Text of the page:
15. ^ "Color – Office of Communications". Princeton University. Retrieved October 28, 2013.
  16. ^ "Our Palette". University of Tennessee, Knoxville–Office of Communications & Marketing. October 24, 2015. Retrieved October 24, 2015.
  17. ^ Gallego, Rosa; Sanz, Juan Carlos (2005). Guía de coloraciones (Gallego, Rosa; Sanz, Juan Carlos (2005). Guide to Colorations) Madrid: H. Blume. ISBN 84-89840-31-8
  18. ^ Nikolaev, 8Bytes studio, Koshevoy Dmitry. Ukraine. "HEX color #F28500, Color name: Tangerine, RGB(242,133,0), Windows: 34290. – HTML CSS Color". Htmlcsscolor.com. Retrieved 20 November 2017.
  19. ^ Maerz and Paul A Dictionary of Color New York:1930 McGraw-Hill Page 205; Color Sample: Tangerine Page 27 Plate 2 Color Sample H11
  20. ^ W3C TR CSS3 Color Module, HTML4 color keywords. W3C. (May 2003). Retrieved on 21 September 2008.
  21. ^ X11 rgb.txt Archived May 2, 2008, at the Wayback Machine. XFree86. (February 1994). Retrieved on 21 September 2008.
  22. ^ Maerz, Aloys John; Paul, Morris Rea (1930). A Dictionary of Color. New York: McGraw-Hill Book Company. p. 193.; color sample of coral: Page 27, Plate 2, Color Sample J10.
  23. ^ The color displayed in the color box above matches the color called pumpkin in the 1930 book by Maerz and Paul A Dictionary of Color New York:1930 McGraw-Hill; the color pumpkin is displayed on page 43, Plate 10, Color Sample H11.
  24. ^ Maerz and Paul A Dictionary of Color New York:1930 McGraw-Hill Page 202; Color Sample of Pumpkin: Page 43 Plate 10 Color Sample H11
  25. ^ The color displayed in the color box above matches the color called saffron in the 1930 book by Maerz and Paul A Dictionary of Color New York:1930 McGraw-Hill; the color saffron is displayed on page 43 Plate 10, Color Sample K8.
  26. ^ Maerz and Paul A Dictionary of Color. New York:1930 McGraw-Hill Page 203; Color Sample of Saffron: Page 43 Plate 10 Color Sample K8
  27. ^ Maerz and Paul A Dictionary of Color New York:1930 McGraw-Hill Page 196; Color Sample of Goldenrod: Page 43 Plate 10 Color Sample L5
  28. ^ Forret, Peter. "RGB Color converter – toolstudio". Web.forret.com. Retrieved 20 November 2017.
  29. ^ Forret, Peter. "RGB Color converter – toolstudio". Web.forret.com. Retrieved 20 November 2017.
  30. ^ The color displayed in the color box above matches the color called persimmon in the 1930 book by Maerz and Paul A Dictionary of Color New York:1930 McGraw-Hill; the color persimmon is displayed on page 35, Plate 6, Color Sample E12.
  31. ^ Maerz and Paul A Dictionary of Color New York:1930 McGraw-Hill Page 201; Color Sample of Persimmon: Page 35 Plate 6 Color Sample E12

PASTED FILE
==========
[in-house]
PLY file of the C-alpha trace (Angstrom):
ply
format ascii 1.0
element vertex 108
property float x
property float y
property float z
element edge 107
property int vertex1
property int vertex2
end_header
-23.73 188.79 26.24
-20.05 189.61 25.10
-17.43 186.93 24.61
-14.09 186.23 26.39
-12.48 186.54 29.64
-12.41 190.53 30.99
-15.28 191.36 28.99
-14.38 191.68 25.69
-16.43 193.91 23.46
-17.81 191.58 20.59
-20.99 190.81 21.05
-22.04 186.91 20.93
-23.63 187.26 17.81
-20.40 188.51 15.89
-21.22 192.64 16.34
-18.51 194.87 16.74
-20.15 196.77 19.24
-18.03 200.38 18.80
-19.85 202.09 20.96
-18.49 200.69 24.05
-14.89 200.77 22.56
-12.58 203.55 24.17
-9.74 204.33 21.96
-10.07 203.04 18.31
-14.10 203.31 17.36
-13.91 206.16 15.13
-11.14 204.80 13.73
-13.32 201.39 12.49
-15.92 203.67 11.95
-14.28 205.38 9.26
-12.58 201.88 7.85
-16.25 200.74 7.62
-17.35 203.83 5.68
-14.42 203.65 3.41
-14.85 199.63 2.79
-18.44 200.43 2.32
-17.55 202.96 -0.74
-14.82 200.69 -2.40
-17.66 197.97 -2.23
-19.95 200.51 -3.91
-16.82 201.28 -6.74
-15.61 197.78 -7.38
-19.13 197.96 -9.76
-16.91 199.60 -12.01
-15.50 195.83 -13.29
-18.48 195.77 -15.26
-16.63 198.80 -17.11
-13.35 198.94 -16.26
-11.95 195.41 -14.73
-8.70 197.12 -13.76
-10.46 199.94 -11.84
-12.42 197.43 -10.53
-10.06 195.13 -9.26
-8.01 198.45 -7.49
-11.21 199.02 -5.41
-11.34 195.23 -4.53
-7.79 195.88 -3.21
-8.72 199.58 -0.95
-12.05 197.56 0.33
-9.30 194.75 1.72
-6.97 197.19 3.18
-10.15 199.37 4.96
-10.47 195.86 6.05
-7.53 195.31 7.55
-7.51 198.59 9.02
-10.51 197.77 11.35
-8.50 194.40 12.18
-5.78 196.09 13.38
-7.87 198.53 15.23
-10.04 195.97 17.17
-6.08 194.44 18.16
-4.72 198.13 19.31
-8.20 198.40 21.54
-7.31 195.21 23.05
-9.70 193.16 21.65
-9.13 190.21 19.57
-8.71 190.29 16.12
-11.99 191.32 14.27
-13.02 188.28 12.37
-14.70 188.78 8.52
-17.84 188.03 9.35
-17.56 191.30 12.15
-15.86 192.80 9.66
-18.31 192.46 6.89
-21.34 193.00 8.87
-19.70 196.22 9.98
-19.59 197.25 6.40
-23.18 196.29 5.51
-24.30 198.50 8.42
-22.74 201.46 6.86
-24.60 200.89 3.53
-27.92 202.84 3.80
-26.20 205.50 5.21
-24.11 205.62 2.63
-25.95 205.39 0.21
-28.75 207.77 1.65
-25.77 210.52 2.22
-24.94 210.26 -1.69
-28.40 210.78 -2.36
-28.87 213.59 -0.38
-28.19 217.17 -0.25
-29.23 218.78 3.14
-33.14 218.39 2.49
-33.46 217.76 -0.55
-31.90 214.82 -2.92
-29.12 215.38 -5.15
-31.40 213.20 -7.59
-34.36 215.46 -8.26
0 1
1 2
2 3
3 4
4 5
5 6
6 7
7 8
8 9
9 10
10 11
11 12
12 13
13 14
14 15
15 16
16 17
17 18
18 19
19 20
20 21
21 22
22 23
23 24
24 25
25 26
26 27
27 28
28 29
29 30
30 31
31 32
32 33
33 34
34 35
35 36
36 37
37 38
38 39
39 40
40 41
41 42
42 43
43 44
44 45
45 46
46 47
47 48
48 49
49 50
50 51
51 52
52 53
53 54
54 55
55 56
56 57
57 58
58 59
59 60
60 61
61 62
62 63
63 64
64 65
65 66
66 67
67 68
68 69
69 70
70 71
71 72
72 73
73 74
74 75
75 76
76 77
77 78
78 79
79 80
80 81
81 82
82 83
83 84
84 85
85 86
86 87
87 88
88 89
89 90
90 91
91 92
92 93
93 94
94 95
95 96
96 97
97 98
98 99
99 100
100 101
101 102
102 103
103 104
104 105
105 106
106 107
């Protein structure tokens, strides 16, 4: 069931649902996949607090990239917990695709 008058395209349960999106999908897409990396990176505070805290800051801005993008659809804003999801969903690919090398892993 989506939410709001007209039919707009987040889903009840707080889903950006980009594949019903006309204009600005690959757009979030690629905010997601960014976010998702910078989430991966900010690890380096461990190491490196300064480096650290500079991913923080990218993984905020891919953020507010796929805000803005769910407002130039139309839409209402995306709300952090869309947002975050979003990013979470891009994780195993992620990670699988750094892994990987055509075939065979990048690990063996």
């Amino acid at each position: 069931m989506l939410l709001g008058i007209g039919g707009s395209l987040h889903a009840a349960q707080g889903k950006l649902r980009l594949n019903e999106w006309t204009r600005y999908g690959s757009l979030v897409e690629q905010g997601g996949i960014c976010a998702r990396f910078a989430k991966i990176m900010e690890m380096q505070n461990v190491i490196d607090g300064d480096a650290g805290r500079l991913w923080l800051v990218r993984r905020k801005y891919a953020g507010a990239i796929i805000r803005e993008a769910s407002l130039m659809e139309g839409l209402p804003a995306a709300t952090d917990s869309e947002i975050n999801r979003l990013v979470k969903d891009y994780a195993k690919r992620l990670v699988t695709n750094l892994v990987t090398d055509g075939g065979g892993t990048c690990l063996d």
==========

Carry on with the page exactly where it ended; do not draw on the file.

32. ^ Forret, Peter. "RGB Color converter – toolstudio". Web.forret.com. Retrieved 20 November 2017.
  33. ^ Maerz and Paul A Dictionary of Color New York:1930 McGraw-Hill Page 201; color sample of Persian orange: Page 43 Plate 10 Color Sample F10
  34. ^ Now called "Persian Orange No. 1" (Guy Fay, Andy Kraushaar, Original Allis-Chalmers, 1933–1957 2000:121; My Allis-Chalmers story
  35. ^ Forret, Peter. "RGB Color converter – toolstudio". Web.forret.com. Retrieved 20 November 2017.
  36. ^ a b "Color". University of Texas at Austin. Retrieved April 14, 2015.
  37. ^ Maerz and Paul A Dictionary of Color New York: 1930—McGraw-Hill (see under Burnt Orange in Index, Page 191)
  38. ^ "Official Colors". Auburn University. August 10, 2010. Retrieved April 14, 2015.
  39. ^ The shade of burnt orange used by Auburn University is RGB 221, 85, 12; HEX #DD550C.
  40. ^ The shade of burnt orange used by the University of Texas at Austin is Pantone 159; CMYK 0, 65, 100, 9; RGB 191, 87, 0; HEX #BF5700.
  41. ^ "Front Office Directory". San Jose Sharks. Retrieved April 14, 2015.
  42. ^ "Glidden Team Colors: 8-oz. #NFL-171A NFL Cleveland Browns Orange Interior Paint Sample". The Home Depot. Retrieved April 14, 2015.
  43. ^ The shade of orange used by the Cleveland Browns is RGB 240, 93, 53.
  44. ^ Moy, Chelsi (May 20, 2010). "UM President Dennison reflects on his legacy, MT". The Missoulian. Missoula, Montana. The Associated Press News Service.
  45. ^ Killackey, Jim (November 3, 1984). "It's Official! OSU's True School Color Will Be "PMS 166' Other Orange – Hues Taboo". The Daily Oklahoman. Stillwater, Oklahoma.
  46. ^ "brown, adj". Oxford English Dictionary. OUP. Retrieved 20 April 2011.
  47. ^ Maerz and Paul, Page 191